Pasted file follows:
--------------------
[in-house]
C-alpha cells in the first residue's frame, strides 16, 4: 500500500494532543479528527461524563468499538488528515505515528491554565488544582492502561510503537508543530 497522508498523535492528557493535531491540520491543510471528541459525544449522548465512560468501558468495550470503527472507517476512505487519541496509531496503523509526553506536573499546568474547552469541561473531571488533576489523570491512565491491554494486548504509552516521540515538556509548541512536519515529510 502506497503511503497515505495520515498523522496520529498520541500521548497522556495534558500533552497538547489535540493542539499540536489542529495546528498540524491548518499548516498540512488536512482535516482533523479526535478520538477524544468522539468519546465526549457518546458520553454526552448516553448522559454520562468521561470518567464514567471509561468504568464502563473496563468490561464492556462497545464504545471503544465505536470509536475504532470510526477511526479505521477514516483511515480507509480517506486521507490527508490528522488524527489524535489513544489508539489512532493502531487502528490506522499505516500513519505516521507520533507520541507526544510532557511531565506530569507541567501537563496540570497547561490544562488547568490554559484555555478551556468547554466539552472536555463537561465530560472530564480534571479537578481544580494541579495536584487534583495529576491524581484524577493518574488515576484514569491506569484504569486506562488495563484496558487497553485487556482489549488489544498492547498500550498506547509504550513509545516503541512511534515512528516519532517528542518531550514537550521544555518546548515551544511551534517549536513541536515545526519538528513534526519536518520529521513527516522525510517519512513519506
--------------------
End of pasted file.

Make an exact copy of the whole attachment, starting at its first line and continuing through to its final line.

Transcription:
[in-house]
C-alpha cells in the first residue's frame, strides 16, 4: 500500500494532543479528527461524563468499538488528515505515528491554565488544582492502561510503537508543530 497522508498523535492528557493535531491540520491543510471528541459525544449522548465512560468501558468495550470503527472507517476512505487519541496509531496503523509526553506536573499546568474547552469541561473531571488533576489523570491512565491491554494486548504509552516521540515538556509548541512536519515529510 502506497503511503497515505495520515498523522496520529498520541500521548497522556495534558500533552497538547489535540493542539499540536489542529495546528498540524491548518499548516498540512488536512482535516482533523479526535478520538477524544468522539468519546465526549457518546458520553454526552448516553448522559454520562468521561470518567464514567471509561468504568464502563473496563468490561464492556462497545464504545471503544465505536470509536475504532470510526477511526479505521477514516483511515480507509480517506486521507490527508490528522488524527489524535489513544489508539489512532493502531487502528490506522499505516500513519505516521507520533507520541507526544510532557511531565506530569507541567501537563496540570497547561490544562488547568490554559484555555478551556468547554466539552472536555463537561465530560472530564480534571479537578481544580494541579495536584487534583495529576491524581484524577493518574488515576484514569491506569484504569486506562488495563484496558487497553485487556482489549488489544498492547498500550498506547509504550513509545516503541512511534515512528516519532517528542518531550514537550521544555518546548515551544511551534517549536513541536515545526519538528513534526519536518520529521513527516522525510517519512513519506